Rationale: In the absence of state testing for the 2019-2020 school year, and with thoughts toward the next school year, there will no doubt be questions about how teachers can plan for their incoming students without test scores. Some may be inclined to administer a released state test near the start of the next school year in an attempt to get some familiar data points for their students.
We at Eduphoria do not advise this practice. The act of administering a full state-released test is no small thing. The weight of this sort of testing at the start of the new school year could consequentially invalidate the results.
As an alternative, we propose that teachers administer summative performance level ratings for their students at the end of the 2019-2020 school year.
For more information on this, please check out the following resources:
- YouTube Video: Ed Cunningham of Eduphoria and John Fessenden of lead4ward discuss the absence of state testing for the 2019-2020 school year, and provide direction for how teachers can plan for incoming students without test scores for the next school year.
- lead4ward Accountability Connect with John Fessenden
We advise that a district-level test author create one test and then copy it over and over for each grade level and subject that will be administering the End-of-Year Summary Ratings. These instructions detail how to set up Performance Levels and a single test item to assign rubric-style levels to each student. For more information about creating and administering tests in Aware, please visit the Aware Test Authoring section.
Also, please note that every district that uses Aware is able to set locally-determined performance level names for up to five performance levels. These instructions show the common practice of using three performance levels that mirror Texas STAAR performance levels. However, any performance level names will work in a similar way. For more information on setting district performance level names, visit this article.
- Create a new blank test and set up the General Settings as appropriate.
- Set the Performance Level Values so that 50%, 75%, and 100% are the test's cut scores. (In this image, the first two Performance Levels, defined by the district, are not being used.)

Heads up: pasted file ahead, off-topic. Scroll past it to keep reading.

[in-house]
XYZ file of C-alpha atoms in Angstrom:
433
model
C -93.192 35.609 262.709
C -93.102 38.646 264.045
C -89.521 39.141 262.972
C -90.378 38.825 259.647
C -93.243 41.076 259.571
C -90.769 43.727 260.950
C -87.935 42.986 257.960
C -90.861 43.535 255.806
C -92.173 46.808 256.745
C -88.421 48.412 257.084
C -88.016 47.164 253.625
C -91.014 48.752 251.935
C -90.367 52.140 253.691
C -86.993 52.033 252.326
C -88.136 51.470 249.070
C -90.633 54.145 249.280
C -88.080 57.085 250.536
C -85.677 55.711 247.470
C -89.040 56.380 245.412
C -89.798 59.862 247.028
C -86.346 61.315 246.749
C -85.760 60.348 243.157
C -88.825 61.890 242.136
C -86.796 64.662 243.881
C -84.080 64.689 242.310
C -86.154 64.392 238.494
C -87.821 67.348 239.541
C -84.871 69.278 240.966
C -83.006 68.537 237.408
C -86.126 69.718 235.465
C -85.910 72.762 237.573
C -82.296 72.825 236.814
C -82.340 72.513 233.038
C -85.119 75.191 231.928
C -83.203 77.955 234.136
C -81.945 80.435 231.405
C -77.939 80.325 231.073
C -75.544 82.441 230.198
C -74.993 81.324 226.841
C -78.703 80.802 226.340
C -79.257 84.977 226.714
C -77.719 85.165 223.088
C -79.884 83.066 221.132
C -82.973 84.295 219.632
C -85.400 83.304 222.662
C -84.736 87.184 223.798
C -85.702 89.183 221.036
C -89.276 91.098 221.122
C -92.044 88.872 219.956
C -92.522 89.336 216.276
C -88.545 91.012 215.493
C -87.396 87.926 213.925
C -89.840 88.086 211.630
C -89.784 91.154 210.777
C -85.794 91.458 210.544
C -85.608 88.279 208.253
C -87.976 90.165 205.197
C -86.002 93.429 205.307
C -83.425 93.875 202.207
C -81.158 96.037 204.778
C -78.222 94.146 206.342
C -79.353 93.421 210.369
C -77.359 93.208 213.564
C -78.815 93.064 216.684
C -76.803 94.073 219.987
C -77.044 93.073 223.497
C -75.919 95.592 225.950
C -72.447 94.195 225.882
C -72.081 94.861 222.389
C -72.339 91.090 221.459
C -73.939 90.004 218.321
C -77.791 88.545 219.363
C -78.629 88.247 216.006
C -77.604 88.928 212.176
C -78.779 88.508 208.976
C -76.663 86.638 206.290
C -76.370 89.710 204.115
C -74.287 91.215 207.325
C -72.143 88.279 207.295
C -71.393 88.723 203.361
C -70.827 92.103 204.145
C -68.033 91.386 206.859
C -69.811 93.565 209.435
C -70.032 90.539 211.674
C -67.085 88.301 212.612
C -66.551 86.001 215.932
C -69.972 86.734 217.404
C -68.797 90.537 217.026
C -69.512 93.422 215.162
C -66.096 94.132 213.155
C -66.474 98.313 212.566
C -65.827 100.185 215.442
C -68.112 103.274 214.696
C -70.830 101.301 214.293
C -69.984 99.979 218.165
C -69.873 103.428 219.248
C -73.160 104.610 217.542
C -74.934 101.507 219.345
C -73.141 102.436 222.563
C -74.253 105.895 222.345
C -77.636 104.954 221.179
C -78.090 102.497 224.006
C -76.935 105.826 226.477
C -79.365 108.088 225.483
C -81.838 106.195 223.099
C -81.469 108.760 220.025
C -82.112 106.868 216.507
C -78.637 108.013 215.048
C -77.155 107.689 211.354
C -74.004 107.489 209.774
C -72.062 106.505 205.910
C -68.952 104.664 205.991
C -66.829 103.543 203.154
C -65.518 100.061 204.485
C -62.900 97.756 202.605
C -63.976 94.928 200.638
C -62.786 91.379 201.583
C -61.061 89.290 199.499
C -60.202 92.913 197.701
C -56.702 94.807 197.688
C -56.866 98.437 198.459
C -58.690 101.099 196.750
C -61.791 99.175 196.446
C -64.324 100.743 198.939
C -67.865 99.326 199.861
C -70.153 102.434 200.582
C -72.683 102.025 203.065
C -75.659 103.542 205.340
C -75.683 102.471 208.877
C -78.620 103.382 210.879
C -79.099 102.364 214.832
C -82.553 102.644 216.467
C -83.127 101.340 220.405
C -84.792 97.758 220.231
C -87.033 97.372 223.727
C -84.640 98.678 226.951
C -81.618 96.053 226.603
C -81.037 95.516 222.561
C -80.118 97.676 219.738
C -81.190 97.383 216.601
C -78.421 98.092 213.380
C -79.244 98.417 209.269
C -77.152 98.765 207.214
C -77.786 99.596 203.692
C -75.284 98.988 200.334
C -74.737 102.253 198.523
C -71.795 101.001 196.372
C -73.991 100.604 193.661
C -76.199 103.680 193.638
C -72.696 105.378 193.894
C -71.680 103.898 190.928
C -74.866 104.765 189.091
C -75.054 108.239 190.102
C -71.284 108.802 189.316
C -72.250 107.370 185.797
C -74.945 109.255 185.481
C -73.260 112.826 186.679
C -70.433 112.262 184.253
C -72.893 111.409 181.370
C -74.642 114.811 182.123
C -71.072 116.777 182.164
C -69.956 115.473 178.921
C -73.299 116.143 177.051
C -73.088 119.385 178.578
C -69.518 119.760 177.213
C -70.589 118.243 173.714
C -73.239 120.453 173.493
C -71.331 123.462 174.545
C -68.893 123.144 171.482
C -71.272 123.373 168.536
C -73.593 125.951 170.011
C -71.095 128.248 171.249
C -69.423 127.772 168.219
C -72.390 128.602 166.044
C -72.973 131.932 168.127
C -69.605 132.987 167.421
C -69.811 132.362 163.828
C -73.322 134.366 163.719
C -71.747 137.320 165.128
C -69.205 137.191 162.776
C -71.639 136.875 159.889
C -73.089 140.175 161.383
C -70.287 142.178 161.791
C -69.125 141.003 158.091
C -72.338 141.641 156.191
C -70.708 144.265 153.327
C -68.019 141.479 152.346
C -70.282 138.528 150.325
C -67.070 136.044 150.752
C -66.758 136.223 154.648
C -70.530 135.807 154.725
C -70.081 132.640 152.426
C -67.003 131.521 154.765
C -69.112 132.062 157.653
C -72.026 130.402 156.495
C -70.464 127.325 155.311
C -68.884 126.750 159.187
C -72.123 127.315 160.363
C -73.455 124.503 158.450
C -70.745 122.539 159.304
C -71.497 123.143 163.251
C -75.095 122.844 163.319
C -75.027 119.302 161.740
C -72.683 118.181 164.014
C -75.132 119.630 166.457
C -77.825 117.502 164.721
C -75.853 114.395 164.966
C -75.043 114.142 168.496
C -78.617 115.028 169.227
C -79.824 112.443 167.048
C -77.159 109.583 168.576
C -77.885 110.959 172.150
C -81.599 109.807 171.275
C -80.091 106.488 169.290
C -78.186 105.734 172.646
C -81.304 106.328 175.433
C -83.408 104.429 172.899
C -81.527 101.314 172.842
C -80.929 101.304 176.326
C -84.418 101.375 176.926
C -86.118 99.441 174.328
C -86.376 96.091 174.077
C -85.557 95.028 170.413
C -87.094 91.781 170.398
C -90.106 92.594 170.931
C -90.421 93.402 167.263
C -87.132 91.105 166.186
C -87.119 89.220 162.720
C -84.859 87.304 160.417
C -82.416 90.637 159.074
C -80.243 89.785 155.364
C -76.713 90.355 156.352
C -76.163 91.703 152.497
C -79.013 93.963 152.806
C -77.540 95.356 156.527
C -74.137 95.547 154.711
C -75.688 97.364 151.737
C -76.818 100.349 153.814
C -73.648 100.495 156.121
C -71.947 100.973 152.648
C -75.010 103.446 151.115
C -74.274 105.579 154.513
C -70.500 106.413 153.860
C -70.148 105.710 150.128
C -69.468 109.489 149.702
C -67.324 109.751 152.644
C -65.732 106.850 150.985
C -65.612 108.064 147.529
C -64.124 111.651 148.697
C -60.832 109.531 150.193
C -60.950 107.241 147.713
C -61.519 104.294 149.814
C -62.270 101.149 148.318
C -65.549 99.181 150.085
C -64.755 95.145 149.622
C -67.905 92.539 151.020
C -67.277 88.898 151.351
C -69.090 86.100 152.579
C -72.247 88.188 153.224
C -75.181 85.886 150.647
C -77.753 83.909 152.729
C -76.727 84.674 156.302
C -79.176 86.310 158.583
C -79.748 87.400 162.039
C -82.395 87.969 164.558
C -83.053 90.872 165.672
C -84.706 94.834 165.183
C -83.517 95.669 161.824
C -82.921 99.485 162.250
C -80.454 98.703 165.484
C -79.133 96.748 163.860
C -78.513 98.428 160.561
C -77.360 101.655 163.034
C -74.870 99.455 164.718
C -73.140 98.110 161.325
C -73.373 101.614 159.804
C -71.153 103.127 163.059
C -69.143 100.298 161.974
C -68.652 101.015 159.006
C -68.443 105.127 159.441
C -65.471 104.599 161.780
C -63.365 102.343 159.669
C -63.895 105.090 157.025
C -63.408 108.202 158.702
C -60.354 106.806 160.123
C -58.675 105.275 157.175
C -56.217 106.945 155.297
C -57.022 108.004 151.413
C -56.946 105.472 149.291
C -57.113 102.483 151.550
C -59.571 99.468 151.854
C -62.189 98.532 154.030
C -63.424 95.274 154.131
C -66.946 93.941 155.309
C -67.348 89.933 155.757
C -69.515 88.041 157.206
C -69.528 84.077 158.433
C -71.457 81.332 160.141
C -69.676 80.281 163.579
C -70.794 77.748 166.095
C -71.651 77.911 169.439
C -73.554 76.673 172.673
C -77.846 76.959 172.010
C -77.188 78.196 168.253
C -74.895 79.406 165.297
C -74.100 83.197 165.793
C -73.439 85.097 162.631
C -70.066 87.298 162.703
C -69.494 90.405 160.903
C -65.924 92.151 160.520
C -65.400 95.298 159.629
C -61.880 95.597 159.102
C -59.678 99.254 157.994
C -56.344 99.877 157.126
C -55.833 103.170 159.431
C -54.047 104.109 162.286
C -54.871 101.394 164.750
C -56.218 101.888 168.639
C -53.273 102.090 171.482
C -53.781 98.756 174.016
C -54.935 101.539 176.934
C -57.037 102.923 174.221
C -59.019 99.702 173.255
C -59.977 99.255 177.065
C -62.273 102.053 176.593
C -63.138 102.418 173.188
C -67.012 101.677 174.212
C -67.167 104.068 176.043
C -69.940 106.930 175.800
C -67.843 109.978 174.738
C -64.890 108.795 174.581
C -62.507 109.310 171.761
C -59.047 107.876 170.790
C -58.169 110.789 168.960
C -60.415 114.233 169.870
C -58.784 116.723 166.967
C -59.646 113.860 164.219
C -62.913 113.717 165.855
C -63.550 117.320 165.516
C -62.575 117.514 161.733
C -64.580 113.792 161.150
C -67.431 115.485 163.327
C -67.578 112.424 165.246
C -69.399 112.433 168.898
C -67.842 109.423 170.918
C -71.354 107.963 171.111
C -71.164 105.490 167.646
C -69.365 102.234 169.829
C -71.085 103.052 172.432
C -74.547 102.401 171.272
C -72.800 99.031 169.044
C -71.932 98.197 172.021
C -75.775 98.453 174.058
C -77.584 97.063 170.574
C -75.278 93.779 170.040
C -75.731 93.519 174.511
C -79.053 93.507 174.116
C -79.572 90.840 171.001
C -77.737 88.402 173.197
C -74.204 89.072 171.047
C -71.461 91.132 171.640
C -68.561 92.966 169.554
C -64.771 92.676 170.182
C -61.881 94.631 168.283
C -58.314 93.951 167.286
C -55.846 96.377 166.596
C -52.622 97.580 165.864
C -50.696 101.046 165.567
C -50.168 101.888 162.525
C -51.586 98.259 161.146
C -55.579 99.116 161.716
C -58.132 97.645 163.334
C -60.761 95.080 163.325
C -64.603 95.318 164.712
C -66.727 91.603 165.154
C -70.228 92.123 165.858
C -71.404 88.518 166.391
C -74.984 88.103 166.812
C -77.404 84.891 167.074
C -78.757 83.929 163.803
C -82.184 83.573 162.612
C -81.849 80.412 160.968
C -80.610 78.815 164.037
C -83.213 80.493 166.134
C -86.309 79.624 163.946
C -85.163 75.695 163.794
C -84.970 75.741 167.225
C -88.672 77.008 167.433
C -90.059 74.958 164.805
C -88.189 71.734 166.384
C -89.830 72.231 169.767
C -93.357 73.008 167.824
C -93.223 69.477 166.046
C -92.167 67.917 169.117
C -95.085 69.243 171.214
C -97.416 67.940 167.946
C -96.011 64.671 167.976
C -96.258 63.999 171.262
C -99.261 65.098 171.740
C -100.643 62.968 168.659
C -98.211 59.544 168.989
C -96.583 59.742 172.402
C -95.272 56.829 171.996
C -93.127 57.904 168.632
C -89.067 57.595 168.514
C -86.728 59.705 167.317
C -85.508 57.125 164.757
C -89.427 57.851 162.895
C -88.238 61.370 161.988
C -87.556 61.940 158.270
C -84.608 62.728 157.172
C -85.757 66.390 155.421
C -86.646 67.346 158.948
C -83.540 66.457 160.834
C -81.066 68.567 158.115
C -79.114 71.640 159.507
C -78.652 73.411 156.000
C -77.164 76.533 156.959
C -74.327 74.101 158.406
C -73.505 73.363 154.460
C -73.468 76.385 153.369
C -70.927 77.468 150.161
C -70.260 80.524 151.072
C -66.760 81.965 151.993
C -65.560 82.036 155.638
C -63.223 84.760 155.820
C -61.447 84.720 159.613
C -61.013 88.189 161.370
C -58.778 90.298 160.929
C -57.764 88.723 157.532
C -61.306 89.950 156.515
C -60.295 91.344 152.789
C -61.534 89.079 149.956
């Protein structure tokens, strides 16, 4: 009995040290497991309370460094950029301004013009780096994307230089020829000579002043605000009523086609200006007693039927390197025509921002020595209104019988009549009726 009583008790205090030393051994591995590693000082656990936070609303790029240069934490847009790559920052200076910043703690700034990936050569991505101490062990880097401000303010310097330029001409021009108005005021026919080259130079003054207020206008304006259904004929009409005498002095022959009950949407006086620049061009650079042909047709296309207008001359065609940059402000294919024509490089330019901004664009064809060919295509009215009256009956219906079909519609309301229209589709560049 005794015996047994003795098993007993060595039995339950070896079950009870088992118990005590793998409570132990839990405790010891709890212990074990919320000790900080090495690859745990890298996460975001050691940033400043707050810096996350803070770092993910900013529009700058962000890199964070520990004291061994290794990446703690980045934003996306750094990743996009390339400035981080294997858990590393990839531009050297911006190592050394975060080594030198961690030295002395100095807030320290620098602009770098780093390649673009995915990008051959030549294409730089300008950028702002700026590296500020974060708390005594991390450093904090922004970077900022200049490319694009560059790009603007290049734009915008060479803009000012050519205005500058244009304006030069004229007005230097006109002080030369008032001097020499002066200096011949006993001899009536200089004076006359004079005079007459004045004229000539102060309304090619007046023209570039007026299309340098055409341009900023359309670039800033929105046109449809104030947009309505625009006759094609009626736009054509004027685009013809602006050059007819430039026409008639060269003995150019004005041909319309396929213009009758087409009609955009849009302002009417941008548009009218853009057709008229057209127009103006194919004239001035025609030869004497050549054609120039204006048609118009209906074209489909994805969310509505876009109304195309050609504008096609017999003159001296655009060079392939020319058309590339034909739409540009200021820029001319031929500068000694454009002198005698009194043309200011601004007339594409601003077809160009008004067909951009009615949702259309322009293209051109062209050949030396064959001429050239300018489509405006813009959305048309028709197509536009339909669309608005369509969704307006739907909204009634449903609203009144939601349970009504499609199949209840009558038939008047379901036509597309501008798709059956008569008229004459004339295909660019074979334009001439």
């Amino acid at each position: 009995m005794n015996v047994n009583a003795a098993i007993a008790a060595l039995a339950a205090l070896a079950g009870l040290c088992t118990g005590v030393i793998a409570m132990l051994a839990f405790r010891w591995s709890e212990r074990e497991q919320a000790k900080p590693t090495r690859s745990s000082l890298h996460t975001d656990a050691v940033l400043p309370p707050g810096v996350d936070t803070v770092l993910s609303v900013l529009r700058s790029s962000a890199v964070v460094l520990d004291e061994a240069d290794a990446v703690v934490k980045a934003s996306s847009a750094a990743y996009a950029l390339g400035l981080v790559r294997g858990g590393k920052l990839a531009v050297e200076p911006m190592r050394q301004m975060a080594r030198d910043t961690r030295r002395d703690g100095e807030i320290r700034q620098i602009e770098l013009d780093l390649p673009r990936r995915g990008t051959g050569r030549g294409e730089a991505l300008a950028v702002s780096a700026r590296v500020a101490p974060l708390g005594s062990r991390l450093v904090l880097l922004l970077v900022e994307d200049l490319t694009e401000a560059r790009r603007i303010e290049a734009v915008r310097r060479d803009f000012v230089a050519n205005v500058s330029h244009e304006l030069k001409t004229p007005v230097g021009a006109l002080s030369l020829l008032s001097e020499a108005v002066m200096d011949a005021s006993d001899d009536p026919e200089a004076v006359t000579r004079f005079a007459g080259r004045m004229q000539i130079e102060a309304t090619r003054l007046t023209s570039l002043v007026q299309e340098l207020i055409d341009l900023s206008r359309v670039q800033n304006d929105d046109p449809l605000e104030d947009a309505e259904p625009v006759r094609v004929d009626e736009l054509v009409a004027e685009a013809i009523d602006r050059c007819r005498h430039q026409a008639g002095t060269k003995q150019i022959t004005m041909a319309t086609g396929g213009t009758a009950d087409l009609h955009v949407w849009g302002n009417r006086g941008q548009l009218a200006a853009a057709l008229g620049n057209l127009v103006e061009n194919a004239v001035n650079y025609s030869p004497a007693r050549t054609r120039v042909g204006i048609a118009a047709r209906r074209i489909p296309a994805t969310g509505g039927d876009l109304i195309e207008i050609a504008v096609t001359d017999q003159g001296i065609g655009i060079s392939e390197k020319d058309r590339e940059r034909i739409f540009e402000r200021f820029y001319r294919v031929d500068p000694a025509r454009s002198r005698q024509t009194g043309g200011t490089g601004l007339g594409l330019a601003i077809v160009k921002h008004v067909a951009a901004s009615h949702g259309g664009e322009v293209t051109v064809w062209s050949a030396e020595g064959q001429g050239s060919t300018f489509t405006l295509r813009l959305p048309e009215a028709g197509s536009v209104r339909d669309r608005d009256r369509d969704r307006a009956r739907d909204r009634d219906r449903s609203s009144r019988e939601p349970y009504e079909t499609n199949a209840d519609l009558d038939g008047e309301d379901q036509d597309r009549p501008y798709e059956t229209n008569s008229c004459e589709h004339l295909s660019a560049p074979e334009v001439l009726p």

- In the Questions tab of the new test, create a single new item by clicking on the +.
- Make the item a Constructed Response item with a Scoring Range of 1-4.
- The Item Weight should remain as 1.
- This item does not need any content. However, in the section that says "Enter Scoring Guide" you may create a rubric table for teachers to help them score their students. This screenshot uses a copied image of the Grade 8 Math rubric created by lead4ward.
- In the Administration tab of the test, set the appropriate Students settings.
- You must use the "students in selected courses" option so that the 2019-2020 instructor can score each student.
- This will also make sure that the 2019-2020 instructor is associated with the test data for next school year.
- In the Administration tab of the test, set an appropriate testing window for teachers to be able to score their students.
- Activate the test.
- VERY IMPORTANT: Under the Collection Administration settings, click the button to Print Answer Documents. You will get a large pdf for every student that will be scored. You do not need to save or print this file. (Technical note: This step generates test entries in the database for each student.)
How this test works:
Teachers will use the "Enter Answers" option for administering tests in Aware to score each student one at a time.
The single Constructed Response item has a possible score range of 1-4.
- 1 = Did Not Meet Grade Level
- 2 = Approaches Grade Level
- 3 = Meets Grade Level
- 4 = Masters Grade Level
Remember that we set the Approaches performance level cut score as 50%. A student who is scored with a 2 will have a percent score of 50% and therefore earn the performance level "Approaches Grade Level."
We DO NOT recommend that teachers try to "predict" how a student might have done on the state test this school year.
We DO suggest that the teacher look at available data from the majority of the school year and consider the implications for students' readiness for the next school year. To what degree might a student need sustained or casual intervention? To what degree is the student an independent learner and ready for potential enrichment tasks?
Teachers are the single most qualified individuals to draw valid conclusions about student learning and determine needs for instruction, intervention, and enrichment. As John Fessenden from lead4ward has said, this activity is a "gift" from this year's teacher to the next.